Saturday, November 12, 2011

The Last Post

RAAF Chaplains' insignia
No, I'm not finishing this blog!

Remembrance Day has stirred up memories, as it and ANZAC Day always do, of my Grandfather the Rev. WFG* . At his funeral, the local sub-branch of the RSL (Returned Services League, Australia's version of the British and American Legions) organised a trumpeter to play the last post as his casket was lowered into the grave. At the end of a very emotional day having to keep it together to read Psalm 23:4 during the service and to be a pallbearer, that totally unhinged me and I let the tears flow uninhibited. Hearing the last post since always brings this memory back and leaves me a bit teary.

He was a member of the Royal Australian Air Force in it's infancy in the 1920s when he was an LAC (Leading Aircraftsman, equivalent to a private in the army, working as a clerk). In later life he was very proud to be presented with a copy of the order issued to found the air base at Laverton featuring his initials at the bottom of the order sheet as the man who typed the order. He left to become a minister in the Presbyterian Church, though he served in the pre-war Citizens' Military Force, the precursor to today's Army Reserve.

Grandpa served in the Royal Australian Air Force during World War II as a chaplain with postings to training bases in the N.S.W. Riverina like Narrandera and Wagga Wagga, to Darwin at the time the Japanese were bombing it with a regularity to suggest that invasion was imminent, and eventually to New Guinea towards the end of the war.

Grandpa's war service as a chaplain may not be as exciting as some others, he faced his share of danger; his first night in Darwin coincided with a Japanese air raid which sent a great hunk of metal through his tent just where he'd been moments before. Lifting his head up after the all clear sounded, he found he was sharing his slit trench with his older brother whom he hadn't seen for years!

He was also rostered to pastoral duties in the outlying Melville islands to minister to the Coastwatch stations and the Aboriginal communities. HMAS Patricia Cam was the ship on ferry duty at the time and my grandfather was rostered to take the trip to the outlying islands, but for some reason or other he swapped his rostered trip after a request from a Methodist chaplain. Luckily for my grandfather he agreed to the swap, as the little ship was bombed and strafed by a Japanese sea plane which landed and took the Methodist prisoner, never to be seen again. It turned out he was eventually beheaded. The randomness of chance prevented my grandfather from being the victim of decapitation by the Japanese. A chilling thought!

While posted in Darwin, he too often had to write letters of comfort to the wives and parents of airmen who disappeared on reconnaissance or bombing missions over the Japanese held territories. He held many funeral services where there were no bodies to bury. Like a lot of his generation, his antipathy to all things Japanese lasted a long time, to the extent that the family had to do a lot of hard arguing to persuade him to buy a Toyota in the 1970s. He mellowed in his old age, admitting that the current generations weren't to blame for the sins of the past. 

After the war he returned to civilian life although he continued to serve in the CMF, rising to senior chaplain in the Victorian CMF with the rank of lieutenant-colonel.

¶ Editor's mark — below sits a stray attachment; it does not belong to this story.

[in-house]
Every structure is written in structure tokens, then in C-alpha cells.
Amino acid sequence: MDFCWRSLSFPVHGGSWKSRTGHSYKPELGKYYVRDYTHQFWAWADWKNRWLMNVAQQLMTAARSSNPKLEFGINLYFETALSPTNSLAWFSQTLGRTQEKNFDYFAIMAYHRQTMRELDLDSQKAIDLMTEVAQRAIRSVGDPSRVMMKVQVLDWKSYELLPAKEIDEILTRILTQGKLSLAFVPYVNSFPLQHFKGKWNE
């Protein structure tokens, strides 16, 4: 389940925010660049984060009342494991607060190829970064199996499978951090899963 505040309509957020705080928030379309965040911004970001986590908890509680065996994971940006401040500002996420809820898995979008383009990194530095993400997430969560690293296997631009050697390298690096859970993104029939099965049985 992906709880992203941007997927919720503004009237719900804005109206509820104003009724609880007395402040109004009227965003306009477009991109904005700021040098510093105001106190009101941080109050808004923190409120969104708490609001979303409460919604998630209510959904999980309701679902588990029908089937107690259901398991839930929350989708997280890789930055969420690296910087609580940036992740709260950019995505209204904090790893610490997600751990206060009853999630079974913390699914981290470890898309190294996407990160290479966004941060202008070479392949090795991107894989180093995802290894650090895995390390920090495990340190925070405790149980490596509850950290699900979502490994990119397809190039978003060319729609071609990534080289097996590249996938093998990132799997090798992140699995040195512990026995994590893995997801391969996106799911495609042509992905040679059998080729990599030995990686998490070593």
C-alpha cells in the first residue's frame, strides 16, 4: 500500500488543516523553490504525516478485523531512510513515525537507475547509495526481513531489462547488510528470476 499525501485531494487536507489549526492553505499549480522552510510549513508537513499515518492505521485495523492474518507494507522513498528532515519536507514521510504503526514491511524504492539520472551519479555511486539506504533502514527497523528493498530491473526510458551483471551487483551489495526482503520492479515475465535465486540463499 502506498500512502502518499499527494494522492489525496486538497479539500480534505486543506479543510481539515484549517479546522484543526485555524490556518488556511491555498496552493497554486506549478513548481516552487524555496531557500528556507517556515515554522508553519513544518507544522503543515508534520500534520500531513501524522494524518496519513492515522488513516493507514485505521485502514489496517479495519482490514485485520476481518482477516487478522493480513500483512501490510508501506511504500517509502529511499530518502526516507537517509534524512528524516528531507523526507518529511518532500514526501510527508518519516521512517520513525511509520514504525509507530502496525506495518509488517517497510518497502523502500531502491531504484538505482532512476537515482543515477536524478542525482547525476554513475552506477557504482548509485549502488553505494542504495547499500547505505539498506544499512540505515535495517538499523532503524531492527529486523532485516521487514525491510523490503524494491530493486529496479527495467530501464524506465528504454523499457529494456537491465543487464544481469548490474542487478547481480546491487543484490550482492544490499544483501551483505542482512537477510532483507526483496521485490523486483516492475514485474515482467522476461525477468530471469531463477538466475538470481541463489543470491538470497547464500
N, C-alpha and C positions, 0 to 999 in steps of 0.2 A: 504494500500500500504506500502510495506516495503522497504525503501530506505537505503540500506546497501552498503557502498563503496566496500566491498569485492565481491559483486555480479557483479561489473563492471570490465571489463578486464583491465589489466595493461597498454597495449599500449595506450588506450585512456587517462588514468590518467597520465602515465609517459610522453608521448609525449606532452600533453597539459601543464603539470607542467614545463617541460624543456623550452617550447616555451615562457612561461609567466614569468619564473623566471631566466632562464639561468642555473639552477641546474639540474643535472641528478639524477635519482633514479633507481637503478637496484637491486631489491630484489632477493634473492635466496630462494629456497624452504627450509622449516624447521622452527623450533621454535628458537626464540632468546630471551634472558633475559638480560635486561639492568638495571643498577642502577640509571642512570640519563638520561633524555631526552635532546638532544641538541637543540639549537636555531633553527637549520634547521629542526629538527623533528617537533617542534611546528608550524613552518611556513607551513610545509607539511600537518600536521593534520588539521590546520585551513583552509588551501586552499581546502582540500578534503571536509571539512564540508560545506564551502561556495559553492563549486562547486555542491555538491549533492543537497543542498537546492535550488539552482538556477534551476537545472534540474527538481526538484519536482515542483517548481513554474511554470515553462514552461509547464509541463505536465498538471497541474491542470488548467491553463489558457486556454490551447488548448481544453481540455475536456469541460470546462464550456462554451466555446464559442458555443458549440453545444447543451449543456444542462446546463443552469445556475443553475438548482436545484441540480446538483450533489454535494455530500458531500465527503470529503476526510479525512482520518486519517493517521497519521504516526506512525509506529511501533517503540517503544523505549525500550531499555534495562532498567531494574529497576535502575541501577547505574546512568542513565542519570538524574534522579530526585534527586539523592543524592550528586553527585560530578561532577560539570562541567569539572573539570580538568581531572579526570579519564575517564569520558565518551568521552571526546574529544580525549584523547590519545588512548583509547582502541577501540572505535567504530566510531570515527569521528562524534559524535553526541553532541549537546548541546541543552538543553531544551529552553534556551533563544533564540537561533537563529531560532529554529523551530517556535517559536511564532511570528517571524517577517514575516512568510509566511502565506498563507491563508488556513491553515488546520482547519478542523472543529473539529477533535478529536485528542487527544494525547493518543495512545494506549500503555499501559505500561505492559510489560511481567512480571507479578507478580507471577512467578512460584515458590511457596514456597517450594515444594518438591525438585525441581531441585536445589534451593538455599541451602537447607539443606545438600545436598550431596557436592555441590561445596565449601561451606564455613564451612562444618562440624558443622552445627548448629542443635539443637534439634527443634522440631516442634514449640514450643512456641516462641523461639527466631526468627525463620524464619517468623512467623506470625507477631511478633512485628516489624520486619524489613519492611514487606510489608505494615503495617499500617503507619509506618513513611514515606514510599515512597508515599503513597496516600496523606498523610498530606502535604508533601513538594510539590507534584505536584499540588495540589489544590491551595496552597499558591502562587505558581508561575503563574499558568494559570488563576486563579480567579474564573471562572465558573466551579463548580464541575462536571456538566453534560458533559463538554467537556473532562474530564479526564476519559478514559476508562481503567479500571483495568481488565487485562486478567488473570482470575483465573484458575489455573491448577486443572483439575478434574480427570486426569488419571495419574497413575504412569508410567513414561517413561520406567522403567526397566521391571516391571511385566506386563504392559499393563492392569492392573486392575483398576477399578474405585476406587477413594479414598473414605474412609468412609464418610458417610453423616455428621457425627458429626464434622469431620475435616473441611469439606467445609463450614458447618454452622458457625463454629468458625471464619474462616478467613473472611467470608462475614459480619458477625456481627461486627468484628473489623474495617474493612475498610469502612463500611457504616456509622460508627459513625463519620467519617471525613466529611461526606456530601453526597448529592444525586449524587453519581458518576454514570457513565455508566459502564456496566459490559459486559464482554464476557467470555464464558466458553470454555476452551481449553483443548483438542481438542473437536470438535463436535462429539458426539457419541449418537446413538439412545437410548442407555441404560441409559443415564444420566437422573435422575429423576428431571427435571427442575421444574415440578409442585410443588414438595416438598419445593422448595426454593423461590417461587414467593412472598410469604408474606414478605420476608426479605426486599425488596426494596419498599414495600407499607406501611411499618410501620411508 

During the 1960s he was the minister of the parish of Coleraine in Western Victoria which was in the electorate of the future Prime Minister Malcolm Fraser, who infamously engineered the constitutional crisis of 1975 resulting in the dismissal of the Whitlam Labour government. Fraser was then Minister of the Army in the Holt Liberal government and often attended my grandfather's services. While not sharing his politics, my grandfather had a lot of time for him as he did a lot for the struggling soldier settlers (veterans of WW1 & 2 who had been given grants of farmland by the government) of the area and was always shook hands with him after the services he attended. One sermon Grandpa gave in his presence criticised Australia's involvement in the Vietnam War and afterwards Fraser refused to shake Grandpa's hand!

My grandfather also served as chaplain aboard the Achille Lauro (later infamous for being hijacked by Palestinian extremists who executed some of their hostages in 1985) in 1966 ministering to British migrants (or ten pound Poms, as they were known, because that's all it cost to emigrate) on the long voyage to their new home.

He was full of stories about his younger days, most of which I'd heard multiple times, but on one occasion when I drove him to Melbourne to one of his last reunions of the Pre-WWII RAAF Association, he told me some rather racy stories about his youth, including one involving my grandfather, a medical student friend of his and a group of nurses going on a boozy picnic and all ending up skinny-dipping together in the Yarra River! I can tell you that I just about drove off the road in shock after hearing that one!

The mournful strains of the Last Post always remind me of my grandfather and all those of his incredible generation.

Lest we forget.

*name changed to protect the innocent, as per Mrs. R's request!


  1. Well he can still make living men smile. I can understand perfectly what he meant about the Laverton order, since I felt the same way about something I did, but still can't talk about in detail, but which I think led to several ah, Levantine victories, and wouldn't if I hadn't have typed the thing up. Just like he said with his. I know what he meant.

    (Not that it was my idea, but still)

  2. Sounds like your Grandpa had a great life, full of adventures, you must be very proud of him.

  3. What a guy! Very enjoyable read Rosbif. Thanks for sharing.

  4. Very good post. November 11 is both a proud, and sad day.


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